When I passed my LLB course, the first senior I went to work under was a criminal lawyer. Litigation… something that always fascinated me and something I wanted to learn more about.
I am lucky enough to get such a senior who not only taught me the practical stuff but also dispersed nuggets of wisdom every now and then.
Today’s article is derived from a conversation that I had with my senior on one uneventful day and something I cherish till date.
My senior told me that litigation lawyers can be like either an army general or a revolutionary. It’s all in how the litigation lawyer thinks and approaches a case in the court.
Perhaps, we should start with a little tidbit on army generals and revolutionaries and their methodology of operation first.
How do army generals think?
When Japan launched a surprise attack on the USA in December 1941 by sinking the US Pacific Fleet in Pearl Harbour, what do you think the army generals were thinking?
They were eliminating the possibility of the American fleet landing in the Philippines or Hong Kong in 1942. That’s how army generals think. Destroy the strongest military weapons of your opponent so as to give your opponent no chance to retaliate, and inflict devastating and long-lasting damage.
For that, you need to be strong enough to attack and destroy your opponent’s resources and also have the necessary information on the what, when, where and how to achieve the goal.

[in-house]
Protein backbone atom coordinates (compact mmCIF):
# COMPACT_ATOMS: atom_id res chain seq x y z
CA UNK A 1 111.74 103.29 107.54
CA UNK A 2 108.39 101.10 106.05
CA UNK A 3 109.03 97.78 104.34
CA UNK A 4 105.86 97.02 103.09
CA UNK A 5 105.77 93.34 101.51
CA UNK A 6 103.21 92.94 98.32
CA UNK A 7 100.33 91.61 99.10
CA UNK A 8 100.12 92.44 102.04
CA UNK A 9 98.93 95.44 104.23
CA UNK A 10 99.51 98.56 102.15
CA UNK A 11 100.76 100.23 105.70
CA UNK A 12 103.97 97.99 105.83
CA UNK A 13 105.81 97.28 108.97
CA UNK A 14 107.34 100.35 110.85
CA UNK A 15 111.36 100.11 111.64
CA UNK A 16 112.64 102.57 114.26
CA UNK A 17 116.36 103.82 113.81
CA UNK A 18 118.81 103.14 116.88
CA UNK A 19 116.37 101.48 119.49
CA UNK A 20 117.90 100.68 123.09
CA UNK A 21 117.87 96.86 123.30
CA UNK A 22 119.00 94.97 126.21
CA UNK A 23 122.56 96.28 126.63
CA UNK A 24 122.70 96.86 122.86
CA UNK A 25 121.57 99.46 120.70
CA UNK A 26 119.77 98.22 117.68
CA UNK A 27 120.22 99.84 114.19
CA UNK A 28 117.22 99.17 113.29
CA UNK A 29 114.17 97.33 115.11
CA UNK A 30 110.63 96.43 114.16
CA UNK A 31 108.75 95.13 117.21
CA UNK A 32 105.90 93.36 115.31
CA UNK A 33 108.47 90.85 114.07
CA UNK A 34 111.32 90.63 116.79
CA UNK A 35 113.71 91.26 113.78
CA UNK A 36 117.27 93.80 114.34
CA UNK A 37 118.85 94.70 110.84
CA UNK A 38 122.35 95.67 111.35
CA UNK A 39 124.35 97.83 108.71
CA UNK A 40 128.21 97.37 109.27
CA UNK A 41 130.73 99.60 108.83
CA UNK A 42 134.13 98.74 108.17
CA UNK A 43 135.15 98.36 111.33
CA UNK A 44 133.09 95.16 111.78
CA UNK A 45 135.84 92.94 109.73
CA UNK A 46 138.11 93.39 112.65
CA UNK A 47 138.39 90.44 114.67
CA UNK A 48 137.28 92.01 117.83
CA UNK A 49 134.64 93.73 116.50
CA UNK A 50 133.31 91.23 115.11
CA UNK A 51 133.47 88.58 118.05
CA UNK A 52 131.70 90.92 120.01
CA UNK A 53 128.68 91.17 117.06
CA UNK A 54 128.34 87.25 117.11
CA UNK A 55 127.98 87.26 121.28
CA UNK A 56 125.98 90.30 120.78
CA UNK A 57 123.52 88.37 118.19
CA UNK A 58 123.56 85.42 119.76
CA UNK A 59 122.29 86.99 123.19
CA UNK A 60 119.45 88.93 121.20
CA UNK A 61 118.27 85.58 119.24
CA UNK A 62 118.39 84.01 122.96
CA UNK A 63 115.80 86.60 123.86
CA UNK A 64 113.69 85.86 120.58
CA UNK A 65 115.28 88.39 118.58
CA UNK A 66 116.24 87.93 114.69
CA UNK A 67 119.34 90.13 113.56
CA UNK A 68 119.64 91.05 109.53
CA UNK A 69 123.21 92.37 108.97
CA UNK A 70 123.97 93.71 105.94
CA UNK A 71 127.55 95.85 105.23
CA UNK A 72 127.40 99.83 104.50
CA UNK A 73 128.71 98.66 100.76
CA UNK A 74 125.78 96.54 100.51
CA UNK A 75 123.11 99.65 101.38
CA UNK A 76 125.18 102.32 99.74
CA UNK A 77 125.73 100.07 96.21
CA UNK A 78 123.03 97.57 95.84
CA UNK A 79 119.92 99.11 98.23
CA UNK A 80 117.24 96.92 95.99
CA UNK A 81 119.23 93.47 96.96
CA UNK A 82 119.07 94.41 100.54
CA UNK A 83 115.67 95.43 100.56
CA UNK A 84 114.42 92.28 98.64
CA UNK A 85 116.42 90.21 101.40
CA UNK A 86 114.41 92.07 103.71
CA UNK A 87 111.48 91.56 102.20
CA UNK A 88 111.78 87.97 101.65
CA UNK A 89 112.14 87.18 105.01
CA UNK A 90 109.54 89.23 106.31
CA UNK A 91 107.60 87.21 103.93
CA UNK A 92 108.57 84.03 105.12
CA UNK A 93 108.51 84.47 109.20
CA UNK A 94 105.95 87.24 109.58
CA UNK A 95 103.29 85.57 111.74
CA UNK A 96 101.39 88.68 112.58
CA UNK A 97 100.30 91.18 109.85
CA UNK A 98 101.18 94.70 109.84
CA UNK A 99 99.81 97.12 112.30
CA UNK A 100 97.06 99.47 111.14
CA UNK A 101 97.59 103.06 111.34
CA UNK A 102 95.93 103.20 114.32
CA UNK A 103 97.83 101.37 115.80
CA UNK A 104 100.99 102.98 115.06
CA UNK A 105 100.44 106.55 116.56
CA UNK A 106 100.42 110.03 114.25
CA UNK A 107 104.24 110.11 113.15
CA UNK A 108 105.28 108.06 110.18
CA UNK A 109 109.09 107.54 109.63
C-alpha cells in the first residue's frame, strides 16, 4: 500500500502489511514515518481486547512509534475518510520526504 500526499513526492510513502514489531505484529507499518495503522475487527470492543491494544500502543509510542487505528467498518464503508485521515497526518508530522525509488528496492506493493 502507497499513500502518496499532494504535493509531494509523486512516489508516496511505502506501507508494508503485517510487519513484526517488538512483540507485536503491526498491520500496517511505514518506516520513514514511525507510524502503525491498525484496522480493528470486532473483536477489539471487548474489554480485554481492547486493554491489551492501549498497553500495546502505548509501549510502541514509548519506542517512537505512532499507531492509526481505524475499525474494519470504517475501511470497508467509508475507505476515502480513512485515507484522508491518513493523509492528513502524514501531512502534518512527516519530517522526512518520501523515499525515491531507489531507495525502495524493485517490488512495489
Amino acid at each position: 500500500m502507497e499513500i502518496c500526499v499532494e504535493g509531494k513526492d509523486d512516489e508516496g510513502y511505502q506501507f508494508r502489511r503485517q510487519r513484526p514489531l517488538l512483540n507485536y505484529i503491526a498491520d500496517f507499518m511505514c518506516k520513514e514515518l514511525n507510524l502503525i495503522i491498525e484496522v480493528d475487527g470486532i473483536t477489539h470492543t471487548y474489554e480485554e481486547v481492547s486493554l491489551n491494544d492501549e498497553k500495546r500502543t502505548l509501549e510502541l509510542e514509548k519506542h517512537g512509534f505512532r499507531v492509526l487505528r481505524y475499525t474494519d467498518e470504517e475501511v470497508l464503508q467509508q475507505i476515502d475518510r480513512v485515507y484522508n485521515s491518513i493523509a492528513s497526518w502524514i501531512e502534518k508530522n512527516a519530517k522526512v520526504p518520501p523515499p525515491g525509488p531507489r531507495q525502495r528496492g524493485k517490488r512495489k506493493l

The same theory is applied in the chess game as well. Every piece move that you make mounts an offence on your opponent’s king and also strengthens your position nonetheless. The rule of the maximum benefit focuses on how many individual goals can be achieved from a single move.
How do revolutionaries think?
Think about it. Revolutionaries are inherently weak! They don’t have the same resources as a developed nation like the United States or China. They can’t talk freely. They can’t act freely. They are always at risk of being discovered and put in jail. They are not in a conducive position to gather resources, and even if they do, it can be recaptured and confiscated at any moment!
Not a tough job if a nation’s army and the entire force of the state is coming for it.
Okay, so how do revolutionaries attack and why are they often successful? To understand it, we have to understand the motive behind a revolutionary attack.